Nine months ago, I joined Shopify to work on the Polaris design system. My job and the job of any good design system is not to prescribe solutions. It's to describe relationships between parts of a whole to connect the dots between things. Because like I said, I want teams to be able to make the best decisions possible. What I experience over and over again is a mindset where teams across different domains or brands or businesses tend to think that their products are unique. The truth is they're far more alike than they are different. Like a broken record, my advice to them as always, you should talk to them Team A, B, C they're all working on something similar. The thing teams all share in common is context. They might have a shared audience and environment, a different device that they're both worked designing for or a task that their users trying to accomplish. They don't know it because today Design Systems are made of Lego pieces that we use to build products there. Again, these colors, components, and code that bring unity to the user interface. But those building blocks are not the full picture of Design Systems. There's a world beyond UI kits that's missing in our documentation today. This world isn't made up of components, it's built from the context of our users-worlds. Showing teams the context behind their design decisions in the system enables them to apply the system in a way that best meets their user's needs. It also saves them from my mediocre matchmaking service, where I'm trying to tell them who they should be collaborating with. In Shopify’s design system, Polaris, we have a date picker that allows for something called Multi-month Mode. What that is essentially enabling users to select two different months at a time on a calendar. During tax season, a business owner might be downloading different documents to choose bills for more than two months at a time. Some bills are sent out quarterly and because our billing team shares important context about these types of tasks with us on the Polaris design system, we can work with them to make components like the date picker, more flexible for tax specific use cases. At Airbnb, we designed everything from a marketing email to statistics dashboards for expert hosts and we would change our tone of voice based on what we wanted to express. One tone felt more celebratory and another one was more trustworthy based on what we were designing. These different examples demonstrate how systems aren't one size fits all. So, I'm circling back to Airbnb just to show you that Design Systems are meant to be interpreted in each situation so teams can decide what's most appropriate for their users. The question we're asking ourselves with Shopify now is how do we bring this context into Design Systems? Currently, the approach we're taking is to systematize context just like we've systematized the parts of our products. At Shopify, we're bringing context into Polaris using a storytelling method. We're writing scenarios that help people get the context out of their head and documented into the system to explore what that sounds like. You should check out the scenario created by our retail team on polaris.shopify.com/experiences. To gather context, this team visited multiple stores and interviewed retail staff. The UX guidance that they give and Polaris is influenced by what they've learned about how staff run Brick and Mortar stores.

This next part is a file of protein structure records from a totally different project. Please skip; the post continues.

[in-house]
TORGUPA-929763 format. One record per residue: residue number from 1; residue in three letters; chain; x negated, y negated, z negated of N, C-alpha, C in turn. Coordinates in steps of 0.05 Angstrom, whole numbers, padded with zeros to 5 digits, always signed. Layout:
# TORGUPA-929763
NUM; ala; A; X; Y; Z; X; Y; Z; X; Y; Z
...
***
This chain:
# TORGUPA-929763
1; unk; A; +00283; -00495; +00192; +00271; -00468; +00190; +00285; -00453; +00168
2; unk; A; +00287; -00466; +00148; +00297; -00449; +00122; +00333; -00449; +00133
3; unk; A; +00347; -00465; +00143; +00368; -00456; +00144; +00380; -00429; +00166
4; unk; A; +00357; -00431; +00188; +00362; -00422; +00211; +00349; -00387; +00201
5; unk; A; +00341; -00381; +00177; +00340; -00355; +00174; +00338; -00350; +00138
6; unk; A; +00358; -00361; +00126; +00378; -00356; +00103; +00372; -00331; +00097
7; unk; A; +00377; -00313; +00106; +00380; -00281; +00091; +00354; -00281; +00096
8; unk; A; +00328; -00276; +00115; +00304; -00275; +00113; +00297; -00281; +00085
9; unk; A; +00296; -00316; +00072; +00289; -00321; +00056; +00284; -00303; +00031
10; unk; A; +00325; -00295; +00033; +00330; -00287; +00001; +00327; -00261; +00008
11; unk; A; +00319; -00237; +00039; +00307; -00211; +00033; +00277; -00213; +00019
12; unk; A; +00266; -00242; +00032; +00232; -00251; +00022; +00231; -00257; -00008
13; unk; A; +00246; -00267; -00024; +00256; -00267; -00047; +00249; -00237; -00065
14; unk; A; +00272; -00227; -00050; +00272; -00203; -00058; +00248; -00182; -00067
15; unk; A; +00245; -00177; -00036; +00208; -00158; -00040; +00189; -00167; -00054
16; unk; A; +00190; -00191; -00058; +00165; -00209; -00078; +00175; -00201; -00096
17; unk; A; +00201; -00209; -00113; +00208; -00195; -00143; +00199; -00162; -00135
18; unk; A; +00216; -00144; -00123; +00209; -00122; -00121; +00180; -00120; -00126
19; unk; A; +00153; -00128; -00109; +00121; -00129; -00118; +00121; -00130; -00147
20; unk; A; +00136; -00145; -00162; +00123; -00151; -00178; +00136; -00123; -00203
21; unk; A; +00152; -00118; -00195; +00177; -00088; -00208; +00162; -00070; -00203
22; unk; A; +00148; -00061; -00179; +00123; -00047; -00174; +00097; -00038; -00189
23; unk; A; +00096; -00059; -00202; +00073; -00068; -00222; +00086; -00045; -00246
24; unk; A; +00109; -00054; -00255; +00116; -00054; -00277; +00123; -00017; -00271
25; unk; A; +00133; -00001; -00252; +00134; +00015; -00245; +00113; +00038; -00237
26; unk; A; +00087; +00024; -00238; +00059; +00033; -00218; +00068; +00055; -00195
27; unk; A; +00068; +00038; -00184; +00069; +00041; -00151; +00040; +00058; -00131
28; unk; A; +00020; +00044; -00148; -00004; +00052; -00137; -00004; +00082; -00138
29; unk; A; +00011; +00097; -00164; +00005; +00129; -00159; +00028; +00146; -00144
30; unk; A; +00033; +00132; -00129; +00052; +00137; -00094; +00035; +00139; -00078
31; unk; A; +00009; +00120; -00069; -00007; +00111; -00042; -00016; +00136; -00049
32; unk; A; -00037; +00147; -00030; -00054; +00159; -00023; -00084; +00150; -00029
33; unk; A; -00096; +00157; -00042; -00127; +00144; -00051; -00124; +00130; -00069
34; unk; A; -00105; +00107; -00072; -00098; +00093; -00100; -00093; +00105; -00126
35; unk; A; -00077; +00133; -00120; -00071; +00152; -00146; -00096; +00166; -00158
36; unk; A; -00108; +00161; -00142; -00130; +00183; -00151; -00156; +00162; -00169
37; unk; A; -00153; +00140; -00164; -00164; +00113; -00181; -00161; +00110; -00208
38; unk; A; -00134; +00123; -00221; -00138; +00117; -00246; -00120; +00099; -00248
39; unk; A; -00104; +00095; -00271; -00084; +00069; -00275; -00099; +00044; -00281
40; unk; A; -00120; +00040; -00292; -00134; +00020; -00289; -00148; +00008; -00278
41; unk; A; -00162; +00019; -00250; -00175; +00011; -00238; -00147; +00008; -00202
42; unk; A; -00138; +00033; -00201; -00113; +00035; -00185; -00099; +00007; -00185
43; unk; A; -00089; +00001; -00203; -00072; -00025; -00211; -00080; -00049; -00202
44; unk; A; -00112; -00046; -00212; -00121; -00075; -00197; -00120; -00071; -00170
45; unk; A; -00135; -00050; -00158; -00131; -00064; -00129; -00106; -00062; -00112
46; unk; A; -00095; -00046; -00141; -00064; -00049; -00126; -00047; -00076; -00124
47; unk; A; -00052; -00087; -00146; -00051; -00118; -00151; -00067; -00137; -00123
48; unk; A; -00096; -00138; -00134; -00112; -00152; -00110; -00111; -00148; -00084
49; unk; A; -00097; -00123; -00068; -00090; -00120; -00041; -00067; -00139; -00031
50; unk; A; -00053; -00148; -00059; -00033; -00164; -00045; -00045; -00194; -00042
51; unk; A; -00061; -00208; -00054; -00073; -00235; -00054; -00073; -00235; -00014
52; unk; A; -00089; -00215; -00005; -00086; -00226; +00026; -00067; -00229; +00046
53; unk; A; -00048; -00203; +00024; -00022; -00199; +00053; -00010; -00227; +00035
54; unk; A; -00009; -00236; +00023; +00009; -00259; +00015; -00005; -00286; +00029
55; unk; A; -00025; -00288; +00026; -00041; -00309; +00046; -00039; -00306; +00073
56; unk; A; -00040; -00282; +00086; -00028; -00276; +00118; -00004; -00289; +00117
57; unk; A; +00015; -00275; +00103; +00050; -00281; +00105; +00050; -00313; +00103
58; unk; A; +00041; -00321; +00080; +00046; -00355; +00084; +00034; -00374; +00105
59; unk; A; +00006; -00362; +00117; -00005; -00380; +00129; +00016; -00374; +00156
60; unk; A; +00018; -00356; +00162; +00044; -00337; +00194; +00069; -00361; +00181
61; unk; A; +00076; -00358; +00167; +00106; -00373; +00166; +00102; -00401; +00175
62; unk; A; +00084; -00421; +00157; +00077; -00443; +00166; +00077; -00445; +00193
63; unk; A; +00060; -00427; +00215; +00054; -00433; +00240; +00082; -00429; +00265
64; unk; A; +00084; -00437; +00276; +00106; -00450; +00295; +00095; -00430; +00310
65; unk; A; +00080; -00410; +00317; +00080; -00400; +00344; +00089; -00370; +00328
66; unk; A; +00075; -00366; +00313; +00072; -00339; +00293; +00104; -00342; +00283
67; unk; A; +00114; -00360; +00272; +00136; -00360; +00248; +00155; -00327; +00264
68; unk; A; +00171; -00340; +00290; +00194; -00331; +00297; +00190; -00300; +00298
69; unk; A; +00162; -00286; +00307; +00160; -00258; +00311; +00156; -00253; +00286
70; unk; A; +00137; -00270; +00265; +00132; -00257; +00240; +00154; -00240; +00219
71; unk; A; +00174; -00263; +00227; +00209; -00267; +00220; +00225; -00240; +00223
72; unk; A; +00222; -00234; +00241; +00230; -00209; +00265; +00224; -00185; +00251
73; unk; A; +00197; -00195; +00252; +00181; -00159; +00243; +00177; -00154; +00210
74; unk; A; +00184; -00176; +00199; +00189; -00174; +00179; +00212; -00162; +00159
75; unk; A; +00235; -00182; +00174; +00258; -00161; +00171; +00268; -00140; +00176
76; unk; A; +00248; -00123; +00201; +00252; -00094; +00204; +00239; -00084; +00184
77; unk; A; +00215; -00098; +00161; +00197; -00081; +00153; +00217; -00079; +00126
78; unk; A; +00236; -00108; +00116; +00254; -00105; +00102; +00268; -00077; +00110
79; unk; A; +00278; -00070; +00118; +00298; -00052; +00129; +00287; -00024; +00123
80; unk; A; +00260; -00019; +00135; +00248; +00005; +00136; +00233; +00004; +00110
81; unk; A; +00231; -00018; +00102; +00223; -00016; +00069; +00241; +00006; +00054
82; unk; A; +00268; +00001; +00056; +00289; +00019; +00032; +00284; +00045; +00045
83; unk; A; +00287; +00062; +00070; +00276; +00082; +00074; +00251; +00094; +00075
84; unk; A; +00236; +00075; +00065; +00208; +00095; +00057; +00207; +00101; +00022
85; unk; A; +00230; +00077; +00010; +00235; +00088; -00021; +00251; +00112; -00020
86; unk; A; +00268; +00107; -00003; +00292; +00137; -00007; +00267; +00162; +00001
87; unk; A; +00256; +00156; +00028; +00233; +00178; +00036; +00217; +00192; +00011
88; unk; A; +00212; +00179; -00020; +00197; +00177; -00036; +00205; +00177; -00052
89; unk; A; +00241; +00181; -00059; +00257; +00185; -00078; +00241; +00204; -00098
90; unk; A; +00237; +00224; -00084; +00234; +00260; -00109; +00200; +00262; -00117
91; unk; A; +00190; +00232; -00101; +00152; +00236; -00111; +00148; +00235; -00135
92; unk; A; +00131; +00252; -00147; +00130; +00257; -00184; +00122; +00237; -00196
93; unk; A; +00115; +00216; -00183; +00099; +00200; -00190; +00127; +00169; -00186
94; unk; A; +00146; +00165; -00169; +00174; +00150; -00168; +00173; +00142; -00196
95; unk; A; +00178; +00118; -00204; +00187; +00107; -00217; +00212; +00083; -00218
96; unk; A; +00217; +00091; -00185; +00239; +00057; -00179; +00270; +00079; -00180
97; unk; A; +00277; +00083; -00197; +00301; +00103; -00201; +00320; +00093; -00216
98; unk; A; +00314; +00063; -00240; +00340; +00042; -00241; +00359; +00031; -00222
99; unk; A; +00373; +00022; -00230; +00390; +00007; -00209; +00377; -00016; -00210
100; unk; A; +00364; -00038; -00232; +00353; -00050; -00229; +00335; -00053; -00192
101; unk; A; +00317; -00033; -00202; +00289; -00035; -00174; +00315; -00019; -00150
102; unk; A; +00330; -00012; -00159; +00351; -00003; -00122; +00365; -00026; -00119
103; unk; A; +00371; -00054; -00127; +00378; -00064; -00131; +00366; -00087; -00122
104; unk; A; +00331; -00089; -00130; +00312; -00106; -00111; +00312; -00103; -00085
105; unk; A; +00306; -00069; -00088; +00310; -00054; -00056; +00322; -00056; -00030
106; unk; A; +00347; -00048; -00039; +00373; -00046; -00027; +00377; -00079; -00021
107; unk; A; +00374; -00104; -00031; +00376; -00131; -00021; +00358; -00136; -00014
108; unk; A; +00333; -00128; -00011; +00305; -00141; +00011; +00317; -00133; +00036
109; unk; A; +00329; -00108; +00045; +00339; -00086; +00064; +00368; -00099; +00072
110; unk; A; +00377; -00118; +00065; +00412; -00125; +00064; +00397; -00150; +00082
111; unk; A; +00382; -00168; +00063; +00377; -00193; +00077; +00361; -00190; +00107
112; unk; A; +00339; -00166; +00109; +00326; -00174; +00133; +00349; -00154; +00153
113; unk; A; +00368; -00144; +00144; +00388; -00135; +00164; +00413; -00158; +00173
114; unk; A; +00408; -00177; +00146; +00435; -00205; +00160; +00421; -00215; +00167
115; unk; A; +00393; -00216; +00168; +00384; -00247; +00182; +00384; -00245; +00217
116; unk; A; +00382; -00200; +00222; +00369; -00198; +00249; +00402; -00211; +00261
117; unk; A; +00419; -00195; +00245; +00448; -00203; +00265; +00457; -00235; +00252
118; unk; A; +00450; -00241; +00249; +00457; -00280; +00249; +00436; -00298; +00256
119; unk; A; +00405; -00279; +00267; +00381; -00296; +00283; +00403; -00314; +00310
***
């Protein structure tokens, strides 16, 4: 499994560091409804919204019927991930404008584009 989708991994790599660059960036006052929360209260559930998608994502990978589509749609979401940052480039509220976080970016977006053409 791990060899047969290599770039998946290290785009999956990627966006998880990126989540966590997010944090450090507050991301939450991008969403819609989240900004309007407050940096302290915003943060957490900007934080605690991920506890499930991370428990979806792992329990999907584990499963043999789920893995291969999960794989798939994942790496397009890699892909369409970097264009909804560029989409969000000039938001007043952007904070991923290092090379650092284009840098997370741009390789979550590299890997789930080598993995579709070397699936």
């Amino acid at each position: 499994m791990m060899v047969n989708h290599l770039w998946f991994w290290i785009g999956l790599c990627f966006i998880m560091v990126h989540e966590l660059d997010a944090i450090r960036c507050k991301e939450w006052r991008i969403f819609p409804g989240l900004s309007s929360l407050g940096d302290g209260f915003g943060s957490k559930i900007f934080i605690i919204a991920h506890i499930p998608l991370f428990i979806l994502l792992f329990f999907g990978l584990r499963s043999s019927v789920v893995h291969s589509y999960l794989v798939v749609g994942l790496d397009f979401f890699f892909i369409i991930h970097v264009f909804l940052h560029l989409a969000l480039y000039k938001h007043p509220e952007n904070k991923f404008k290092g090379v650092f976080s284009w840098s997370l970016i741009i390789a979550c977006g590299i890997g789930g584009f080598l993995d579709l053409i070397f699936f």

So, imagine walking into a noisy store with lots of customers standing in a long line. Staff members are rushing about moving from checking out a customer in a really brightly lit storefront to managing inventory in their dimly lit back office. As they're going back and forth the screens on their card readers and on their tablet, displays become hard to read between these variable lighting conditions. This scenario provides deeper empathy for what it's like to work in retail. Because lighting conditions vary greatly in a store. The retail team created a high contrast dark mode in their product, their point of sale app to support staff as they go between environments on multiple devices. Our shipping team learned about the context for why the retail team created dark mode and now our shipping team is also piloting the same high contrast dark mode in warehouses where variable lighting is also a big challenge. As you can see in this example, context is what helps teams leverage each other's work. They can understand why designs are created to support certain use cases and not others. They use context in order to diagnose when a design is not working well, which ensures that they avoid repeat mistakes. On the systems team, we use context in order to help determine if we should extend existing, smart default components to work for new use cases. And most importantly, leveraging each other's work can create more unified designs for our users across their end to end experience. In the future, we're hoping to highlight things called variables in a scenario and we call them variables because there are these changing conditions in a user's world which for us become constraints in our design at Shopify, one variable that we've identified is split focus across different experiences. Our local delivery drivers have split focus when their attention is divided between the road and their phone. Pickers also experienced split focus when their attention is divided between scanning rows of heavy boxes and then inputting data into robots that move around our warehouses. These are two very different experiences, which both share split focus as a variable we designed for across the products that we make. Our hypothesis is the teams who share common variables, likely have insights or components to leverage from one another. Context is critical for teams using Design Systems, without it they either force fit user needs into components that don't scale, or they surrender to the technical debt of making everything from scratch. Both of those components create more silos than collaboration. The products that we design for are always influenced by our users' world, where they're situated by bringing context into Design Systems first before we build components, which result from it. We're enabling teams to create more confident decisions and deliver the best outcomes for their users. As architect Eliel Saarinen says, It's important to always design a thing by considering it in its next largest context. A chair in a room, a room in a house, house in an environment and an environment in a city plan. This is how we intend to evolve Polaris into a system of systems.